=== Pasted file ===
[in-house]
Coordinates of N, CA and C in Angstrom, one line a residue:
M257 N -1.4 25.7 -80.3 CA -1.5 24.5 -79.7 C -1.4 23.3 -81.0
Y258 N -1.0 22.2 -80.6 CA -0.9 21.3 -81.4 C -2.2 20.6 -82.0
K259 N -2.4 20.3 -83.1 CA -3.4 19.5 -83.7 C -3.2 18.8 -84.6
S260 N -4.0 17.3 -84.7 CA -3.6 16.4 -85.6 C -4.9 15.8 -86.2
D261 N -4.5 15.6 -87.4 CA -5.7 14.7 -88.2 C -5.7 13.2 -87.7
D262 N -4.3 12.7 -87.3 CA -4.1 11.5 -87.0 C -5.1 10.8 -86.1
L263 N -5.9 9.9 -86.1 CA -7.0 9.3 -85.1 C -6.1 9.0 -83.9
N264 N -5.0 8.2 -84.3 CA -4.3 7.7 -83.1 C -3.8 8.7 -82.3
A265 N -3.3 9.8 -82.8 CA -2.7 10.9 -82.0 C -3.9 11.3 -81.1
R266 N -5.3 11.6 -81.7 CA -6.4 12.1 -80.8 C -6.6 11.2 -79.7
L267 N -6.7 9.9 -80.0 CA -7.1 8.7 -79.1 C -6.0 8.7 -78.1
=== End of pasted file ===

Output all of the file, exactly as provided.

[in-house]
Coordinates of N, CA and C in Angstrom, one line a residue:
M257 N -1.4 25.7 -80.3 CA -1.5 24.5 -79.7 C -1.4 23.3 -81.0
Y258 N -1.0 22.2 -80.6 CA -0.9 21.3 -81.4 C -2.2 20.6 -82.0
K259 N -2.4 20.3 -83.1 CA -3.4 19.5 -83.7 C -3.2 18.8 -84.6
S260 N -4.0 17.3 -84.7 CA -3.6 16.4 -85.6 C -4.9 15.8 -86.2
D261 N -4.5 15.6 -87.4 CA -5.7 14.7 -88.2 C -5.7 13.2 -87.7
D262 N -4.3 12.7 -87.3 CA -4.1 11.5 -87.0 C -5.1 10.8 -86.1
L263 N -5.9 9.9 -86.1 CA -7.0 9.3 -85.1 C -6.1 9.0 -83.9
N264 N -5.0 8.2 -84.3 CA -4.3 7.7 -83.1 C -3.8 8.7 -82.3
A265 N -3.3 9.8 -82.8 CA -2.7 10.9 -82.0 C -3.9 11.3 -81.1
R266 N -5.3 11.6 -81.7 CA -6.4 12.1 -80.8 C -6.6 11.2 -79.7
L267 N -6.7 9.9 -80.0 CA -7.1 8.7 -79.1 C -6.0 8.7 -78.1